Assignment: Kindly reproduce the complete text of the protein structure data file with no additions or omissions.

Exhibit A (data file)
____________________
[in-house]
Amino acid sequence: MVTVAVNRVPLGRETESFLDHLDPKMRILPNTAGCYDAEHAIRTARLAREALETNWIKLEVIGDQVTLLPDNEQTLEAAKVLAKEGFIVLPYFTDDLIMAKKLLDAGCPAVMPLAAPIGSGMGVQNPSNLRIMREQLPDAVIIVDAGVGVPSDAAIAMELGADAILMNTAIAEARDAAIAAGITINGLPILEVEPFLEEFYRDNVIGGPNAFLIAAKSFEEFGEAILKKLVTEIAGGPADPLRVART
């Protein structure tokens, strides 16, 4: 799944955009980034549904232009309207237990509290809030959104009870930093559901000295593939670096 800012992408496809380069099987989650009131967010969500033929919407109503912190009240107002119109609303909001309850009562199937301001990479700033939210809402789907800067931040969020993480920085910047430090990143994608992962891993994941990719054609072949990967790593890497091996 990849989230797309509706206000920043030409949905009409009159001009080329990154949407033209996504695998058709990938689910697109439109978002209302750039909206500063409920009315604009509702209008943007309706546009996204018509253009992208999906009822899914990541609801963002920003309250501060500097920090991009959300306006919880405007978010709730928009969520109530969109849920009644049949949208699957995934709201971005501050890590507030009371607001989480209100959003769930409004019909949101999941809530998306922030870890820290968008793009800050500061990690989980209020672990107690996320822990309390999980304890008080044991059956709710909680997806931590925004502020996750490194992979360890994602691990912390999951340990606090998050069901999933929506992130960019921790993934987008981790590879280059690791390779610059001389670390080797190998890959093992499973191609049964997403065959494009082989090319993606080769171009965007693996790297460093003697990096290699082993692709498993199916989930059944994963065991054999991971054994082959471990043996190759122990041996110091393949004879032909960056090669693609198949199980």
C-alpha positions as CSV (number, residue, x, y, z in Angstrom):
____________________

[in-house]
Amino acid sequence: MVTVAVNRVPLGRETESFLDHLDPKMRILPNTAGCYDAEHAIRTARLAREALETNWIKLEVIGDQVTLLPDNEQTLEAAKVLAKEGFIVLPYFTDDLIMAKKLLDAGCPAVMPLAAPIGSGMGVQNPSNLRIMREQLPDAVIIVDAGVGVPSDAAIAMELGADAILMNTAIAEARDAAIAAGITINGLPILEVEPFLEEFYRDNVIGGPNAFLIAAKSFEEFGEAILKKLVTEIAGGPADPLRVART
């Protein structure tokens, strides 16, 4: 799944955009980034549904232009309207237990509290809030959104009870930093559901000295593939670096 800012992408496809380069099987989650009131967010969500033929919407109503912190009240107002119109609303909001309850009562199937301001990479700033939210809402789907800067931040969020993480920085910047430090990143994608992962891993994941990719054609072949990967790593890497091996 990849989230797309509706206000920043030409949905009409009159001009080329990154949407033209996504695998058709990938689910697109439109978002209302750039909206500063409920009315604009509702209008943007309706546009996204018509253009992208999906009822899914990541609801963002920003309250501060500097920090991009959300306006919880405007978010709730928009969520109530969109849920009644049949949208699957995934709201971005501050890590507030009371607001989480209100959003769930409004019909949101999941809530998306922030870890820290968008793009800050500061990690989980209020672990107690996320822990309390999980304890008080044991059956709710909680997806931590925004502020996750490194992979360890994602691990912390999951340990606090998050069901999933929506992130960019921790993934987008981790590879280059690791390779610059001389670390080797190998890959093992499973191609049964997403065959494009082989090319993606080769171009965007693996790297460093003697990096290699082993692709498993199916989930059944994963065991054999991971054994082959471990043996190759122990041996110091393949004879032909960056090669693609198949199980």
C-alpha positions as CSV (number, residue, x, y, z in Angstrom):